Dems feeling cognitive dissonance

Transitions are a great entertainment form, the more so if we get a new party as well as a new President. DC real estate folks always vote against the “in” party because a full blown turnover is always good for business. Casually strolling around Georgetown or similar neighborhoods one notes the frequency of double parked moving vans further clogging the Imperial City’s already impossible traffic congestion. Republicans are holding small parties saying good-bye to old friends; Democrats are holding big parties saying hello to new friends. Democratic parties are bigger because the crowd is swelled by lobbyists and general hangers-on who know that a lot of jobs and money will soon be changing hands and just maybe there might be something for them.

Republican Angst and Democratic Triumphalism have been amply reported elsewhere. A modest consolation for Republicans who so enjoyed watching Democrats carve each other up in the very extended nomination battle is to now see the Donkey Party squabbling over the spoils of victory. A highlight of this entertainment has been the much publicized combat over Senate appointments in Illinois and New York. By comparison the Democratic infighting over the Salazar Succession in Colorado was fairly modest.

If you like underdogs you have to love the way Illinois’ scandal plagued Governor out maneuvered Harry Reid and the entire Democratic caucus through his artful appointment of Roland Burris.

In the “Big Apple” who could imagine that the New York Times would actually assign a reporter to count the number of times (138) Caroline Kennedy said “you know” during a forty minute interview with their editors. Where’s the respect, the love, of days gone by?

Perhaps best of all is the growing indignation spreading through the left-wing blogosphere in response to some strangely centrist impulses coming from the new administration.

Markos Moulitsas, Commandante of the very influential “Daily Kos” huffily announced that he was “absolutely through with Harry Reid” when the latter failed to oust Joe Lieberman from his key Senate committee chairmanship.

The gay lobby-already reeling from three ballot defeats on same-sex marriage ( Fla, Ariz, & Calif.)- went ballistic over Obama’s choice of Pastor Rick Warren to give the Inaugural Invocation.

On a wider front Obama’s generally centrist picks for his Economic and National Security teams has set media tongues wagging and the left-wing wailing.

Barack Obama- closet moderate! Who knew?

Very interesting is the curious “Dual Presidency” we’re experiencing in the eleven weeks between Election and Inauguration. President-Elect Obama properly reminds us that the country only has one President at a time, but someone forgot to tell Joe Biden who’s already off on a world-wide junket meeting foreign leaders ( Joe may become the best Presidential side-show since Billy Carter).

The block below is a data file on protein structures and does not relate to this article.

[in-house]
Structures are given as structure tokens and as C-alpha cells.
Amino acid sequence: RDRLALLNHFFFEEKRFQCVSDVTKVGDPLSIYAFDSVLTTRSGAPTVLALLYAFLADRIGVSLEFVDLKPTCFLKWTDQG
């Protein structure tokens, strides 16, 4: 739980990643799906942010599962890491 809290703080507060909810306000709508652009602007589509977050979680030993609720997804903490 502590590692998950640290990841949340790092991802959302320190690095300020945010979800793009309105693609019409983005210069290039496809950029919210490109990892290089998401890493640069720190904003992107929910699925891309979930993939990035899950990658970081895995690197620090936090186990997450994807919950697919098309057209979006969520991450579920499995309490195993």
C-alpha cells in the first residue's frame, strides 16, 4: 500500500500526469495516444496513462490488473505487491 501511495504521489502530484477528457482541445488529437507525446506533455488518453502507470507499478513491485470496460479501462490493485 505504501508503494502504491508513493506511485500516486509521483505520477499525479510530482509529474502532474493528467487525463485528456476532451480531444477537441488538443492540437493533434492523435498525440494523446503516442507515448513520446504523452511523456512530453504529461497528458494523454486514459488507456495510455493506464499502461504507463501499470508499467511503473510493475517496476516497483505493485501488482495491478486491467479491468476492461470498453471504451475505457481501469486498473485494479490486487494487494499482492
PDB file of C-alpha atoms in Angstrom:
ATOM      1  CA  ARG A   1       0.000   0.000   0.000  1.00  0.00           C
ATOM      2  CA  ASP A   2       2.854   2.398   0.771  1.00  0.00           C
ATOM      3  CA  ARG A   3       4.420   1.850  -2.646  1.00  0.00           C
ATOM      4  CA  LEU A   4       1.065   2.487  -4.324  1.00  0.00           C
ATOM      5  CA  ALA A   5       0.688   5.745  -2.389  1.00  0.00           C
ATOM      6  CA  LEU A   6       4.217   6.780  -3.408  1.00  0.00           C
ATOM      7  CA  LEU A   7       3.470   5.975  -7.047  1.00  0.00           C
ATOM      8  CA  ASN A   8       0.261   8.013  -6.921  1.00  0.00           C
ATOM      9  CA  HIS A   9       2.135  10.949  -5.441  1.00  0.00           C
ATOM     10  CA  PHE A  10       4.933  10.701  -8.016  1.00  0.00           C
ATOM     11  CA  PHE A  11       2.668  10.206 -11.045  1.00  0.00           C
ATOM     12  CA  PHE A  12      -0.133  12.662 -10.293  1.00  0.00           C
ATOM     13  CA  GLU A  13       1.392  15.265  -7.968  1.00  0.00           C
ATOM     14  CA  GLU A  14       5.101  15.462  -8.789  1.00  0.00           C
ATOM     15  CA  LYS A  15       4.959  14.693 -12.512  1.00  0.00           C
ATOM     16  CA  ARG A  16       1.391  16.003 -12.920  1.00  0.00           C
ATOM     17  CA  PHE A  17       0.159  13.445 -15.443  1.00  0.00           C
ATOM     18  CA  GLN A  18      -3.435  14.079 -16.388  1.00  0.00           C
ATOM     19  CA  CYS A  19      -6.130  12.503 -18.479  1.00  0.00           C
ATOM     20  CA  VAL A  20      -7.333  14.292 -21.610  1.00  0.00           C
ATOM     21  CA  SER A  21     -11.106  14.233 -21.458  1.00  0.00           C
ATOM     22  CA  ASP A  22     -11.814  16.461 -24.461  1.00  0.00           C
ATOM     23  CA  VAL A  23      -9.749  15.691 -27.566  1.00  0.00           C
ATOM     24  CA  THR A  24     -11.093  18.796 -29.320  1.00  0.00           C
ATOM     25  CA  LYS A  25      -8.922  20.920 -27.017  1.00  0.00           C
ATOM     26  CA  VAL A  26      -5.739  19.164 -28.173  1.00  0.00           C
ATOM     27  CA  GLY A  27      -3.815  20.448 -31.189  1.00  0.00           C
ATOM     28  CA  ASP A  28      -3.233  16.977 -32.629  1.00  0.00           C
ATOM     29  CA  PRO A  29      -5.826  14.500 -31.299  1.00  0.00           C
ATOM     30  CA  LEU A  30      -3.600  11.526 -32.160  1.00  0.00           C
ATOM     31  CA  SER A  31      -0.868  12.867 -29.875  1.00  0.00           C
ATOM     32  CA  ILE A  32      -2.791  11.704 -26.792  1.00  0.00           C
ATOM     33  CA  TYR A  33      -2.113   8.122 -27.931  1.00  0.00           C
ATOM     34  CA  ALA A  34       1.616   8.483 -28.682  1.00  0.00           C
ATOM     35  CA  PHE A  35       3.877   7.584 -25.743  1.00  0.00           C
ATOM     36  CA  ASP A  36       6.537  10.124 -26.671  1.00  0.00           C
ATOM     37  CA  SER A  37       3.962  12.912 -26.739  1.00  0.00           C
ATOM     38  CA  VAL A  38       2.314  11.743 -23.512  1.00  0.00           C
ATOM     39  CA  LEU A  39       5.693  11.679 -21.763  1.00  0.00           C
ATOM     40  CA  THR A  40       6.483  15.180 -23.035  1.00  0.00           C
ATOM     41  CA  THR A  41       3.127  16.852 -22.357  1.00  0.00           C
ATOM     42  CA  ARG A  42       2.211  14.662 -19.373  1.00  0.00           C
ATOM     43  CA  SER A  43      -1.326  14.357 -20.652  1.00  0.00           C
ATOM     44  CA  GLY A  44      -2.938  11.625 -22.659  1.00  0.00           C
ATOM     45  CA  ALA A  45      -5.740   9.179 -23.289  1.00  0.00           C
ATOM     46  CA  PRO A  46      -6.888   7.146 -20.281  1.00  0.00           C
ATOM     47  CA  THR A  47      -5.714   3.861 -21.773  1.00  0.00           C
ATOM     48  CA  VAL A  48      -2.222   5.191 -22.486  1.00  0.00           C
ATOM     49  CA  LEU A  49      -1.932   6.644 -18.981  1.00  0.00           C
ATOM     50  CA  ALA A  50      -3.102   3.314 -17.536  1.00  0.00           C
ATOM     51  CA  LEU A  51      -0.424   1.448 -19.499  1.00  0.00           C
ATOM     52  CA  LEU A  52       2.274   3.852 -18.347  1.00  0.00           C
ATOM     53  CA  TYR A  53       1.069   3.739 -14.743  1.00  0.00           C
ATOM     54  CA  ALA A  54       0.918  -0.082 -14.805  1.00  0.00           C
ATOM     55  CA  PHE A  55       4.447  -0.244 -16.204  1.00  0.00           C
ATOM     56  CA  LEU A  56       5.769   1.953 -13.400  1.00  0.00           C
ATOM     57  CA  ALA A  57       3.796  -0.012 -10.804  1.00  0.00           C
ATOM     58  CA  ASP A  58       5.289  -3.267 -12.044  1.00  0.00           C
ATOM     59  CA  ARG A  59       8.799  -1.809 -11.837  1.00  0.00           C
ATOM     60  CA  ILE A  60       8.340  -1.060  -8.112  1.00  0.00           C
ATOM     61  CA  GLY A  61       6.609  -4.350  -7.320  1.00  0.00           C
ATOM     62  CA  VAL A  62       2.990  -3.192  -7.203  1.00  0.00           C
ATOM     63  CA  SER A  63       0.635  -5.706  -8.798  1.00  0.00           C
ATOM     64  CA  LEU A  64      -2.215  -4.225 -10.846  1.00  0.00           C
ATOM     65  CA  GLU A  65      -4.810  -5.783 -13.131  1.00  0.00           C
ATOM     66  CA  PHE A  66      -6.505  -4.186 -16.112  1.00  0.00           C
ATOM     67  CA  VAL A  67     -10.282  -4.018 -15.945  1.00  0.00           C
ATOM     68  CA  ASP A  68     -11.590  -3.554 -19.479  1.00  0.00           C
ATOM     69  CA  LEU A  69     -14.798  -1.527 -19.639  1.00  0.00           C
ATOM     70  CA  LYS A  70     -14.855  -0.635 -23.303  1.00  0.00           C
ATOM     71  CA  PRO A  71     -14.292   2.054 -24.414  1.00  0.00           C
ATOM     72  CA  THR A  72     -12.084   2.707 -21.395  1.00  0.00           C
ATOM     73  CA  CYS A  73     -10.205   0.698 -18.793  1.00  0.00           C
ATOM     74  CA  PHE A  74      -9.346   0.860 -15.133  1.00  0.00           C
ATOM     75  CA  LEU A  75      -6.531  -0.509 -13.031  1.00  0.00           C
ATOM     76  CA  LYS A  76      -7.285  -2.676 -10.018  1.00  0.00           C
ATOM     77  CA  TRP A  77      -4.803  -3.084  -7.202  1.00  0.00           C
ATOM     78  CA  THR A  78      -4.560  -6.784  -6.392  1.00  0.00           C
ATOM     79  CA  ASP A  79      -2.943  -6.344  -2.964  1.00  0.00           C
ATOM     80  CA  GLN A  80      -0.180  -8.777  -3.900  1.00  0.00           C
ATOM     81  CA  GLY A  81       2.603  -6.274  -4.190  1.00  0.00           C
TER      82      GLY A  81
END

This split-screen effect is most evident in the very different way Obama has responded to economic vs. foreign policy issues.

On the economy- clearly the country’s top issue and the one that elected him- Obama has weighed in frequently, forcefully, and in general usefully. Obviously it is the economy and other domestic issues ( e.g. health care, energy, environment) that he feels the greatest affinity for, as is also the case with Congressional Democrats.

On foreign policy however Obama has been strikingly more reticent, entirely happy to allow President Bush to deal with those “hot potatoes” that have made the front page in recent weeks- rising tensions between India and Pakistan post Mumbai, lengthening casualty lists in Afghanistan, growing evidence of Iran’s imminent nuclear capacity, Russia’s interdiction of gas supplies to Western Europe, and the violent renewal of hostilities between Israel and Hamas in Gaza.

On these issues Obama and his party seem very wary, almost viewing them as an annoying distraction from the domestic issues that they are truly eager to pursue. This discomfort with America’s foreign challenges reveals a deep fault line that has haunted the Democratic party for over forty years. From Vietnam forward the related issues of foreign policy and national security have divided Democrats and cost them several elections.

A great irony emerges: Democrats-desperately wanting to spend money on huge initiatives- are constrained by an economy that is going broke. In contrast those issues which have been the Democrat’s Achilles Heel for two generations are pressing in upon them with an urgency that cannot be met by “referral to committee”.

Barack Obama will not be the first President who won office to pursue one agenda, only to find that History was imposing another.

William Moloney’s columns have appeared in the Wall St. Journal, USA Today, Washington Post, Washington Times. Philadelphia Inquirer, Baltimore Sun, Denver Post, and Rocky Mountain News.